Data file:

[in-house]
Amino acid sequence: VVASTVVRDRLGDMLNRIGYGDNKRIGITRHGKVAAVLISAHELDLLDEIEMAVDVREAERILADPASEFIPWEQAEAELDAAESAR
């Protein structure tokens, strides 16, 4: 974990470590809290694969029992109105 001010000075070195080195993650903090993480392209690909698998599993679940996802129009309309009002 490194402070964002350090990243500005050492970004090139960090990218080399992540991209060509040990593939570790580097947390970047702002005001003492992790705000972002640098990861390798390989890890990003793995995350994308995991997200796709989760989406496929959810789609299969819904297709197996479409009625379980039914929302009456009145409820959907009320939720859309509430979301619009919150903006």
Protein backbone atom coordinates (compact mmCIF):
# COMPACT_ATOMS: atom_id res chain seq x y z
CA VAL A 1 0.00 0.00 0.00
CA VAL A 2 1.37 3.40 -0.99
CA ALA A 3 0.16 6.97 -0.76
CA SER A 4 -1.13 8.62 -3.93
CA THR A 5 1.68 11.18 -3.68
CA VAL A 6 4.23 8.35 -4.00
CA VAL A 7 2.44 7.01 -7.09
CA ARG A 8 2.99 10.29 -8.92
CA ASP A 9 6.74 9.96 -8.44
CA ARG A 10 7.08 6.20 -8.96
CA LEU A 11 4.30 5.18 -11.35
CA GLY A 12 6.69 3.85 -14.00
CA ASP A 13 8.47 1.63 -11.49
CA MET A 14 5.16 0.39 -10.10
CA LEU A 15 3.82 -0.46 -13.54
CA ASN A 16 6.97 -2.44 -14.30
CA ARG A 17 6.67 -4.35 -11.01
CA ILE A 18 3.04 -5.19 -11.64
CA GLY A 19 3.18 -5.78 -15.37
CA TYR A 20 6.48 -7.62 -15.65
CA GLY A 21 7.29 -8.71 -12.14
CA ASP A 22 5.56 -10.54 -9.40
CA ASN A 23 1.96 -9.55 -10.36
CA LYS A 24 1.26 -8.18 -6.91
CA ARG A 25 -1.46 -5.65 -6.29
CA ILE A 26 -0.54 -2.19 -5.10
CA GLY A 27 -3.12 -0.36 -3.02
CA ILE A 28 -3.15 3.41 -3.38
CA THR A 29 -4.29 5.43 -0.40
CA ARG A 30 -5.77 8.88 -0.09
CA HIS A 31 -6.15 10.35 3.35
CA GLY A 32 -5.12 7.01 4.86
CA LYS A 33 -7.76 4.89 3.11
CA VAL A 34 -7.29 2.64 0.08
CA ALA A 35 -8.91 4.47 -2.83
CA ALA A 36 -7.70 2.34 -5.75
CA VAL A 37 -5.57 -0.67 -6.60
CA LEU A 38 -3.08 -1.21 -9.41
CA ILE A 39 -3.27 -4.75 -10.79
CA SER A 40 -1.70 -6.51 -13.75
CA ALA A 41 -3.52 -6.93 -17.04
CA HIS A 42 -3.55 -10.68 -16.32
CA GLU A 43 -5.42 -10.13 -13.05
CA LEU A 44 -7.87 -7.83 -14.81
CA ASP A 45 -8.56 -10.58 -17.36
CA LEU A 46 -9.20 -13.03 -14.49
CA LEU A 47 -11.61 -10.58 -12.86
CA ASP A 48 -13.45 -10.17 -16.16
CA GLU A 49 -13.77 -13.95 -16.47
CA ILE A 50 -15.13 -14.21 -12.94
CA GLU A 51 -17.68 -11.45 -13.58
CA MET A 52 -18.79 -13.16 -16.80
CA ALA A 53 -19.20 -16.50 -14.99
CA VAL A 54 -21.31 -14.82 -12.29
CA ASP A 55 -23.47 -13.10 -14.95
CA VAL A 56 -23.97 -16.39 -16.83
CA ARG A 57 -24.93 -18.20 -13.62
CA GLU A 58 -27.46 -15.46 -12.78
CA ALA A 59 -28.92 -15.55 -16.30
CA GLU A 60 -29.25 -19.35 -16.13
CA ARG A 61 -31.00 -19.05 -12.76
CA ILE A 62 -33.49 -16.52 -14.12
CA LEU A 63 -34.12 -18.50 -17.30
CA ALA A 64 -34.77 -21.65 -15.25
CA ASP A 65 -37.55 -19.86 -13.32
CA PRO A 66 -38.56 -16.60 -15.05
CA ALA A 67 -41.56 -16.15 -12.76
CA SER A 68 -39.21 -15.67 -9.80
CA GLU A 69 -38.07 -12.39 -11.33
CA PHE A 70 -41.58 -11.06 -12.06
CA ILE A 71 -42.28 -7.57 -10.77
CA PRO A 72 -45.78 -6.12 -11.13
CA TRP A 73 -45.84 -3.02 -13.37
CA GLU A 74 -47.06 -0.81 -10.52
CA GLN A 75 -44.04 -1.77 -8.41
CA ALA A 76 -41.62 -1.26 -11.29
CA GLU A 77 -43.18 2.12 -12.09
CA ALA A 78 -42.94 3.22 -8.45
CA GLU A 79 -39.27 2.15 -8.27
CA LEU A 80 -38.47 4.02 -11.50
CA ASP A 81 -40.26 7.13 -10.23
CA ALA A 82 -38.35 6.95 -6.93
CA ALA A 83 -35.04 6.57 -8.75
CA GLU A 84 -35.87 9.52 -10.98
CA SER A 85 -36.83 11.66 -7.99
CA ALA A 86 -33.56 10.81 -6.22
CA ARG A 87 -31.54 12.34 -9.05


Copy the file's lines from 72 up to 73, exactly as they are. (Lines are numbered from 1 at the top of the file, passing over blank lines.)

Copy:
CA ALA A 67 -41.56 -16.15 -12.76
CA SER A 68 -39.21 -15.67 -9.80